Air Force to resest for THC
Air Force to resest for THC

Flying High with Goose, Maverick, and Stoner - Air Force to Allow for a THC Drug Test Retake If You Test Positive

The Air Force is relaxing their drug test application process and allowing for retesting if THC is found

Posted by:
Laurel Leaf on Friday Oct 14, 2022

Air Force THC drug test redo

Until recently, potential members of the U.S. Air Force who tested positive for THC were immediately discharged from the service, sometimes even if they had used cannabis months earlier. However, the American military is now having trouble enlisting new personnel. So much so that certain military branches seem to be reevaluating their policy of broadly rejecting recruits who test positive for THC.


According to the latest publication, the United States Air Force will launch a two-year pilot program that will give applicants a second opportunity if they initially tested positive for THC. According to the statement, the Department of the Air Force will permit a retest for potential recruits who test positive for THC during the entrance medical evaluation at the Military Entrance Processing Station.

The US Navy recenlty updated their cannabis policy for new recruits, as well.

The Pilot Program

The pilot program follows current DoD policy and incorporates knowledge gained from the Navy and Army, which have already implemented comparable pilot projects. A first THC test result that was positive in the past would have resulted in a lifetime ban from the DAF.


According to, the new pilot program will permit candidates who fail the test for THC to retest after 90 days if given a THC waiver, according to The second test must be passed before candidates can join the DAF. Previously, a candidate who tested positive for THC would have been barred from entering the DAF.


If applicants satisfy a set of criteria, they are deemed qualified for a waiver. Applications for THC waivers are examined at various stages of scrutiny before being approved.

  • No Category 1 or 2 moral violations.

  • Is medically fit for service

  • Has a high school diploma

  • Scored 50 or above on the Armed Forces Qualification Test.


The U.S. Air Force, Air Force Reserve, U.S. Space Force, and Air National Guard are all affected by this new policy, which is effective immediately. Once enrolled in the waiver program, participants must abide by the DAF policy on drug use and the Uniform Code of Military Justice. According to the press release, DAF will gather and examine data over the following two years to evaluate the feasibility of implementing this as a continuous adjustment to DAF recruitment and accessions policy."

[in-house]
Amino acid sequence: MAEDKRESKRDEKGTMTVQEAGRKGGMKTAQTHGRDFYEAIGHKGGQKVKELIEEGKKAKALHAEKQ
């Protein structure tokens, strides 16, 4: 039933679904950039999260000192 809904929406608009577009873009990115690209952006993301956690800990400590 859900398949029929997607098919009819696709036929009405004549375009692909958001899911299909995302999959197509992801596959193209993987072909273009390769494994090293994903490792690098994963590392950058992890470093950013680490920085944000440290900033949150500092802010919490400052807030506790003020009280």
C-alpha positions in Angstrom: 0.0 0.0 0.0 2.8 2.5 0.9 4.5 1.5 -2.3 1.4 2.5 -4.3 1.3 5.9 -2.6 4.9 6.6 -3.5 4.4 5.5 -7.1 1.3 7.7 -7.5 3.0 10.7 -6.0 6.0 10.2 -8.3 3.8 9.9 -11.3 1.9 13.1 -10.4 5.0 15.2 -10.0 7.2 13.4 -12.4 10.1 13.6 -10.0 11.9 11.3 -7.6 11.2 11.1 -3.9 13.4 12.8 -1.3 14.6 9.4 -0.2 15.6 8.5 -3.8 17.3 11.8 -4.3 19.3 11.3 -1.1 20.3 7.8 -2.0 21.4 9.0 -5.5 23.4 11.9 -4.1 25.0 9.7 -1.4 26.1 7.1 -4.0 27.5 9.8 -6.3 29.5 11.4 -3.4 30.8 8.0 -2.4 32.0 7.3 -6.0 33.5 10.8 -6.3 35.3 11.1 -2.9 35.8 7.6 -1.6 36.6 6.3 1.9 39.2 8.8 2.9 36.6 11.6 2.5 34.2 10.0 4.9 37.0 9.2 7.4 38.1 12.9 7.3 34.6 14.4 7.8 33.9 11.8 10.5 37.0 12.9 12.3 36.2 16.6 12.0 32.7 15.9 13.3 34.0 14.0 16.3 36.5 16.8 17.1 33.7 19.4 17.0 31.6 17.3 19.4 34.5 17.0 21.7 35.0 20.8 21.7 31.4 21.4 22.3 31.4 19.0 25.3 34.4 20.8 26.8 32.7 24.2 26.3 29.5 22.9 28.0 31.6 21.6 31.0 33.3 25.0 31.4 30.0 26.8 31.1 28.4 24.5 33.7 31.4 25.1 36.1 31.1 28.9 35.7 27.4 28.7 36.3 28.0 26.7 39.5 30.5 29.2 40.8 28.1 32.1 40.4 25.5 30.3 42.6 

According to Maj. Gen. Ed Thomas, applicants who test positive for THC at the MEPS, will never be allowed to join the Air Force or the Space Force. However, because more states are legalizing marijuana, more applicants test positive for THC.


Thomas added that the pilot program is about being able to make wise decisions based on societal norms and current regulations and how to create a procedure that more closely adheres to the country's rules. However, he cautioned that the program is not meant to be a free pass for recruits, underscoring that drug use has no place in the United States Air Force.


The pilot program is not for individuals who lied to their recruiter, smoked cannabis, went to MEPS the following day or the following week, and tested positive. This isn't for them, remarked Thomas. He argued that the regulation is meant to help prospective Airmen and Guardians if recruiting commanders think the positive test was caused by the residual effects of THC in their system or accidental exposure.


Thomas added that those who test positive won't always be allowed to retest; the waiver program only allows the U.S Air Force to have more discretion."